The reform was announced along with the government's transport spending plans. Chief secretary to the Treasury Danny Alexander said that the coalition was committed to spending £28bn on roads in the six years after April 2015.
The money will go on improving and maintaining the national and local road network but we have to wait until April 2015 for the funds to start flowing.
Mr Alexander claimed that it was the most that any government had invested on roads since the 1970s.
And because of the new status being given to the Highways Agency, it would be (somehow) free of political interference and the money was “sure to be delivered”. Legislation will be brought forward to "guarantee" the investment, he said, and turn the Highways Agency into a publicly-owned corporation – “An organisation that will have the long term funding certainty and flexibility to deliver the best possible road network for the UK’s motorists,” Mr Alexander said. “And we are legislating to ensure these reforms and this investment is guaranteed.”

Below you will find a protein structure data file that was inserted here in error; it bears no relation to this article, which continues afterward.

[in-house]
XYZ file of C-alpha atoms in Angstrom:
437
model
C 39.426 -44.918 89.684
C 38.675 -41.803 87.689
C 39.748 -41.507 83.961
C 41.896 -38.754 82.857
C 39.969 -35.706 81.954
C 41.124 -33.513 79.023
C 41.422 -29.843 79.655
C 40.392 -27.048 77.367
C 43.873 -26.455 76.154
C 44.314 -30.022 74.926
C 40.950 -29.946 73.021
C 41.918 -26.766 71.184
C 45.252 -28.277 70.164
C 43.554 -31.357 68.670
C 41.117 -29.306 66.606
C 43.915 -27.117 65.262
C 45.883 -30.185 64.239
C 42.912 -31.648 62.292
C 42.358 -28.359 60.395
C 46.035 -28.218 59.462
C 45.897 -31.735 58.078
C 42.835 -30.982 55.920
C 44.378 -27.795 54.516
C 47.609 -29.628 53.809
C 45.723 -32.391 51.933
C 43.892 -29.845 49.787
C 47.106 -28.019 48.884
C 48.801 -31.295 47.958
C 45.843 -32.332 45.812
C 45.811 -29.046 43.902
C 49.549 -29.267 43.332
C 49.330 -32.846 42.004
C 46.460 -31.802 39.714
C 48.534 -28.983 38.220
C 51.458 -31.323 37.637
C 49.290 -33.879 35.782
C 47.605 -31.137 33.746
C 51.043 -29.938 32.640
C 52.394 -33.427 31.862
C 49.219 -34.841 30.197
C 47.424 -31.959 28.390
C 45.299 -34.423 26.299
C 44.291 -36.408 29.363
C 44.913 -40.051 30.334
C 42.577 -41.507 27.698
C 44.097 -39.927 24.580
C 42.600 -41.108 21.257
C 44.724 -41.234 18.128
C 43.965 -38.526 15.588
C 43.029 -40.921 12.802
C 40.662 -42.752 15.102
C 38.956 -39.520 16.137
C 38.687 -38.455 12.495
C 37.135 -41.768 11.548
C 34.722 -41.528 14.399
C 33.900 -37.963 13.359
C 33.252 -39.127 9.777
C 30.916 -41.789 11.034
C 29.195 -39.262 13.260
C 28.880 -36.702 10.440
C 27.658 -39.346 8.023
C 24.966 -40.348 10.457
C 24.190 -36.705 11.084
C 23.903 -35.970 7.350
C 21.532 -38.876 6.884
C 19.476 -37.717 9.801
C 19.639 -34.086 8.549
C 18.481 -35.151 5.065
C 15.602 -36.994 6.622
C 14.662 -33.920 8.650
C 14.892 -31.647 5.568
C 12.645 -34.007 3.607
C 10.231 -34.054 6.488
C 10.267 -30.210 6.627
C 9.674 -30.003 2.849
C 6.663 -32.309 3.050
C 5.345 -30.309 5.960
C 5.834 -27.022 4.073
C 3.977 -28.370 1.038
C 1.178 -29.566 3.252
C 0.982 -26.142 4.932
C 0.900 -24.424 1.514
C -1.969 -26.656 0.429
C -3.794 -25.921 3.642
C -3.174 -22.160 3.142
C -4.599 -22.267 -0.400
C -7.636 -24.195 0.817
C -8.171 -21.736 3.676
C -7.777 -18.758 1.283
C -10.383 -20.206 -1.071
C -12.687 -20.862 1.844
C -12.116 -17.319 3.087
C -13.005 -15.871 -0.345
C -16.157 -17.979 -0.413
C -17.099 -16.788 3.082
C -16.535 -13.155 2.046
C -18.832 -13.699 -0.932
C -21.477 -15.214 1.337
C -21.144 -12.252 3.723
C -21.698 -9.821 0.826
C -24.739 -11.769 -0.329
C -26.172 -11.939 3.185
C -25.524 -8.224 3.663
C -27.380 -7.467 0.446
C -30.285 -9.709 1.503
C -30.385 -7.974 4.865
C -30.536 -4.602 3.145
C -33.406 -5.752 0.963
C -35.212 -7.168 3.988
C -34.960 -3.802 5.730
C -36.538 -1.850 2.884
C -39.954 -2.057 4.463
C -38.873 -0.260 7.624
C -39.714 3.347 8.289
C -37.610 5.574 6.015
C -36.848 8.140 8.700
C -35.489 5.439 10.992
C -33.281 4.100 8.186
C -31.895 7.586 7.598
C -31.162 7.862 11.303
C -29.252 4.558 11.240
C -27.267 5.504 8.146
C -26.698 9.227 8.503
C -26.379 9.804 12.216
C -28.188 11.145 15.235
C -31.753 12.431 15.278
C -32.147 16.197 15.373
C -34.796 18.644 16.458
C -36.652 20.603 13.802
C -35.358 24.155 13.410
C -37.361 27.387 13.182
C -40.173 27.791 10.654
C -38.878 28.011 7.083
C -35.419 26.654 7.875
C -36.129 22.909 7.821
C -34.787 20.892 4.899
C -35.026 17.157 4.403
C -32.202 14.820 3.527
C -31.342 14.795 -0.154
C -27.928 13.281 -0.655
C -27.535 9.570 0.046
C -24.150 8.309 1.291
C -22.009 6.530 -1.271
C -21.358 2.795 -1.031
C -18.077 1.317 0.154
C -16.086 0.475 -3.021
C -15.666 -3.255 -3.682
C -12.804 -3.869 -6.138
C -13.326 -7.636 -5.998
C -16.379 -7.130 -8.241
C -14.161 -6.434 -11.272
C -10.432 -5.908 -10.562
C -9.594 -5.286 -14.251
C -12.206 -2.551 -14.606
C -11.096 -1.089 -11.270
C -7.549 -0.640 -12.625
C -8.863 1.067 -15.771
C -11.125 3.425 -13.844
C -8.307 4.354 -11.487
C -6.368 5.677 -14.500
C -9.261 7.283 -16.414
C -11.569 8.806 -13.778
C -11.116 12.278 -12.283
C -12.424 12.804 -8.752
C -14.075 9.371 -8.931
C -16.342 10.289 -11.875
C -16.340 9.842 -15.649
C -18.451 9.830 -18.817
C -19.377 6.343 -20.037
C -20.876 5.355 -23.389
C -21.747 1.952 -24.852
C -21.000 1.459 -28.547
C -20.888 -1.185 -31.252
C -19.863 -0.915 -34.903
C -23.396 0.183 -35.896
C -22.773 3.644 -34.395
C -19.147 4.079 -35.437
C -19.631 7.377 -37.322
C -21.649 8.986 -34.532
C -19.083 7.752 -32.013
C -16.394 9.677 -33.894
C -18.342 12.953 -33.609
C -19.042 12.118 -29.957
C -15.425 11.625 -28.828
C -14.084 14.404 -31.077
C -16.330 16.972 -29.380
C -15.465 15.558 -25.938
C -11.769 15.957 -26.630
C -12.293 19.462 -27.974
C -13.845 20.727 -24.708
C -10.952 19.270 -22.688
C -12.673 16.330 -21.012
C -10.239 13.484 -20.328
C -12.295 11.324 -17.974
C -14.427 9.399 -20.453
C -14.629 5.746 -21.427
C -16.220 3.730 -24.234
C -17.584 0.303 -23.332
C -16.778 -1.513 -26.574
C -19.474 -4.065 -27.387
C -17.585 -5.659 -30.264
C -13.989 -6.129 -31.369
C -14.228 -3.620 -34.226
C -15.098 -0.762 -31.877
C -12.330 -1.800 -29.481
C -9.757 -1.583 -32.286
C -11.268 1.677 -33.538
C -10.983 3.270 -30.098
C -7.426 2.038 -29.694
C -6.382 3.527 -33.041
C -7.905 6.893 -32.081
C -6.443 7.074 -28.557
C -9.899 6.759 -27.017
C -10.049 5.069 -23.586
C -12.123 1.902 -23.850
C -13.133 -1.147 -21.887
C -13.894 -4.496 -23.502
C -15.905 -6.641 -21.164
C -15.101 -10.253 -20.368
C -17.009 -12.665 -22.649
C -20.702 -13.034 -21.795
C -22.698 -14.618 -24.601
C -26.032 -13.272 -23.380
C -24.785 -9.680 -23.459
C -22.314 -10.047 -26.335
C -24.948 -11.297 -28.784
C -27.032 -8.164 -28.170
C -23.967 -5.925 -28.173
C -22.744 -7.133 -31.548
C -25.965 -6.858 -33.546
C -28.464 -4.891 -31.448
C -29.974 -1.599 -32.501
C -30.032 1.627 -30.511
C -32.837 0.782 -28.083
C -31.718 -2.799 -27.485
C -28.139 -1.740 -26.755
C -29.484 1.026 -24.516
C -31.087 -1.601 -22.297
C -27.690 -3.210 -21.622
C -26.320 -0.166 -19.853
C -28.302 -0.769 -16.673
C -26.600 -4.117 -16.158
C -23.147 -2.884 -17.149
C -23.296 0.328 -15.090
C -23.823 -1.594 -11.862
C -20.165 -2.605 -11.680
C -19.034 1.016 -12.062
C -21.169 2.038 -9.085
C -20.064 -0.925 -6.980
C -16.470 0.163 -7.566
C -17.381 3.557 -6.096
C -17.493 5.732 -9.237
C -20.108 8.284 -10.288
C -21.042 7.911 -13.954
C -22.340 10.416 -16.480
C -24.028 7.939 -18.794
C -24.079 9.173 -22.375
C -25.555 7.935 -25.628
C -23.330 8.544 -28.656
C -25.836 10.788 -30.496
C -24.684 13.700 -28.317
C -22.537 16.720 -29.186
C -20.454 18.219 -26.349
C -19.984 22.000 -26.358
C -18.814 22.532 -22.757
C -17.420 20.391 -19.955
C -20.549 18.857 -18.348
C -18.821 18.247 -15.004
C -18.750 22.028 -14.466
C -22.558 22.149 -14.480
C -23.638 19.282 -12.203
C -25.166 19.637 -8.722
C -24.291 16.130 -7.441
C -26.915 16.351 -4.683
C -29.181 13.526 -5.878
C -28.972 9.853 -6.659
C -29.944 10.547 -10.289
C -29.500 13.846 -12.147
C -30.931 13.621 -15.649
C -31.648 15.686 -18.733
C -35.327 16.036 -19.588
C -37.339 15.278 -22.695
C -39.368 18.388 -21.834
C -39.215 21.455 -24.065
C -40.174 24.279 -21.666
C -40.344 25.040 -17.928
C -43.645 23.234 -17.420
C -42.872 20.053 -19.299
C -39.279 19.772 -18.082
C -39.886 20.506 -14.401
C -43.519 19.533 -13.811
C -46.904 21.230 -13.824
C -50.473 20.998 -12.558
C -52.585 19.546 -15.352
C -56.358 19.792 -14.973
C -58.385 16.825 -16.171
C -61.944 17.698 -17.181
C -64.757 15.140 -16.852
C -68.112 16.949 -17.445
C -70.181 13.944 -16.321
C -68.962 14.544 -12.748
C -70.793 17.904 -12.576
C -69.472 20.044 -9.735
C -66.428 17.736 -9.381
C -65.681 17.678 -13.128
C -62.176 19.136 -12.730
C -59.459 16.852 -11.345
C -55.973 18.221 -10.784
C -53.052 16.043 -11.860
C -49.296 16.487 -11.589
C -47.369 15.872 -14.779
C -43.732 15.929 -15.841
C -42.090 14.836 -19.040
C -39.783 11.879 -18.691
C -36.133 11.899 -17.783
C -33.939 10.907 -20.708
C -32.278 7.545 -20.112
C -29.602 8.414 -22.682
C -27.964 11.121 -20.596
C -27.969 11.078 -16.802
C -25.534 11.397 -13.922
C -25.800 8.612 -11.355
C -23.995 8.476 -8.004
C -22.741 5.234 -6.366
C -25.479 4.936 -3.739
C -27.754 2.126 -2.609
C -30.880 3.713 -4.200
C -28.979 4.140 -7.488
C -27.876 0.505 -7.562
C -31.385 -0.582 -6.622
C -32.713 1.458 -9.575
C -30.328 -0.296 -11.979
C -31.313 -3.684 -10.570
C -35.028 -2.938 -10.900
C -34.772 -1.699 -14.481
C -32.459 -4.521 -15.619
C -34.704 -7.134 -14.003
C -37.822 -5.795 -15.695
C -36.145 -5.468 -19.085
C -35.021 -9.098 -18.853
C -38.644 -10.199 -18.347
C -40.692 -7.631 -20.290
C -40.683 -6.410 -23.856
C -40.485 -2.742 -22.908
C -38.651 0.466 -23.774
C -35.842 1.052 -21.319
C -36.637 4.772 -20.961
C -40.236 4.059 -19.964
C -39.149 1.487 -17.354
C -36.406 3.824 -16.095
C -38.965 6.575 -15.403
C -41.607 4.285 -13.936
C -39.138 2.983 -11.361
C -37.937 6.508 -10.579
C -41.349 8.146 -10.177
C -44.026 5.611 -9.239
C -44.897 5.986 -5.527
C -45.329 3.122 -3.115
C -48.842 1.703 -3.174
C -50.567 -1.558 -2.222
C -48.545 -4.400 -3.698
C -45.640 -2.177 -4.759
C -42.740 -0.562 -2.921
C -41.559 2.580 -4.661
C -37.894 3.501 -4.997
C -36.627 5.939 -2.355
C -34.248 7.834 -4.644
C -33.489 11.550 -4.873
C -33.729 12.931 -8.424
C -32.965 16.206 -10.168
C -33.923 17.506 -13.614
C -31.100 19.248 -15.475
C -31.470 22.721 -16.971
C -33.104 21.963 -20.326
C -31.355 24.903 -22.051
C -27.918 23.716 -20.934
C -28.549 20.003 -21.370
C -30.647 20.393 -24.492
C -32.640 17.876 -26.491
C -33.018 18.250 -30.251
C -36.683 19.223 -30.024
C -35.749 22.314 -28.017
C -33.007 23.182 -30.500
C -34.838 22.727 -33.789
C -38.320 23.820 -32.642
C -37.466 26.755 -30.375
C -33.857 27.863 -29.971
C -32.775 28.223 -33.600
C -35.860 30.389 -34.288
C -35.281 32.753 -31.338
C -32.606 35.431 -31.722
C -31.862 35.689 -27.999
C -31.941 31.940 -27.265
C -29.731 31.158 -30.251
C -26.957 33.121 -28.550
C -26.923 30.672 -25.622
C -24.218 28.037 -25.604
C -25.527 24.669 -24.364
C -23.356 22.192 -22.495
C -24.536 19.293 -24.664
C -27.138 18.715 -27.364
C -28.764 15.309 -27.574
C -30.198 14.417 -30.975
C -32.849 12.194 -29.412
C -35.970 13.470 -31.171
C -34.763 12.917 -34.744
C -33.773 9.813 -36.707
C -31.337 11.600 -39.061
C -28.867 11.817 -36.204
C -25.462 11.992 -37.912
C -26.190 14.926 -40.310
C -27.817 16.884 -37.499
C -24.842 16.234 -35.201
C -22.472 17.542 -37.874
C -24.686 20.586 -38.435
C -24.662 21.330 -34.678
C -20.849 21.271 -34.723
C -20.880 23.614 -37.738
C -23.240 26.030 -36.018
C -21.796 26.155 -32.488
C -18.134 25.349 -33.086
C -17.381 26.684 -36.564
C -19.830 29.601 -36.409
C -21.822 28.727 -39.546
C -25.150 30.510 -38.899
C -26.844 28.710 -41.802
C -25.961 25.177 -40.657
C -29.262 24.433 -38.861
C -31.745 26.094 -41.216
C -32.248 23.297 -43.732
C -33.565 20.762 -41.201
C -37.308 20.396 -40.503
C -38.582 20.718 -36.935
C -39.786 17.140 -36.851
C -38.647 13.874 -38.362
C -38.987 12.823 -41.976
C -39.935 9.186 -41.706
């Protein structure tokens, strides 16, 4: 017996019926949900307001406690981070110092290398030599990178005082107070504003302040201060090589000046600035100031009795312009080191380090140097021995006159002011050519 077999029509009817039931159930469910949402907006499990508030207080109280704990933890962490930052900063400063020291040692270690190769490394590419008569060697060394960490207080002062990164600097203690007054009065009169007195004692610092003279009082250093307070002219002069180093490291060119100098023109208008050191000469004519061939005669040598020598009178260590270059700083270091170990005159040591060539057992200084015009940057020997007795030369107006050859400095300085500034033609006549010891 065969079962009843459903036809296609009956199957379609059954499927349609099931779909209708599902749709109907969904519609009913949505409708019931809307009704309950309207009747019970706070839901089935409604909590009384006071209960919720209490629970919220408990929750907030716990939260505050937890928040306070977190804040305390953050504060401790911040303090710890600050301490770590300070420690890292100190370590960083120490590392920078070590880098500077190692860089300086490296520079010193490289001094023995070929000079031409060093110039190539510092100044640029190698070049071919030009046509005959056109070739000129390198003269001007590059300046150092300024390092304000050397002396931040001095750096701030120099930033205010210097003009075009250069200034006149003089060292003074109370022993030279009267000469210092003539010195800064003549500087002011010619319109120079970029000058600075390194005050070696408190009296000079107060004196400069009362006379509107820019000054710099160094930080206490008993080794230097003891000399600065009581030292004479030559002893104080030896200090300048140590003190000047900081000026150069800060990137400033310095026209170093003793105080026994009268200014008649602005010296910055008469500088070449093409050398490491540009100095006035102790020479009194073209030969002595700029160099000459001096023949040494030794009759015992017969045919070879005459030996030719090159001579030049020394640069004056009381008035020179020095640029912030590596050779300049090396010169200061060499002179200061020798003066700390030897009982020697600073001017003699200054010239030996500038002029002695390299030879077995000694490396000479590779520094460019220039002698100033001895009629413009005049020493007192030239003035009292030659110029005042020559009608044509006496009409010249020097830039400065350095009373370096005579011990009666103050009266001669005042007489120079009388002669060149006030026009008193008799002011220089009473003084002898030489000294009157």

He said that there would be £10bn for road repairs between 2015-16 and 2020-21. Of this, more than £4bn is for national road maintenance and less than £6bn for local authorities.
Mr Alexander said that every scheme in the Highways Agency pipeline would be delivered, although he did not say by when.
He said that the start of construction of the £1.5bn A14 scheme between Huntingdon and Cambridge will be brought forward by two years to 2016.
Other projects also getting the green light, though not necessarily for the first time, include:
- A19 between Newcastle and South Shields
- A63 in Hull
- M6 junctions between Birmingham and Manchester
- M5 junctions Bromsgrove to Worcester
- A38 Derby Junctions
- M1 junction near Long Eaton and south of Rugby
- A21 Tonbridge to Pembury
- Junctions on the M4
- M23 Gatwick junctions
- A27 Chichester bypass.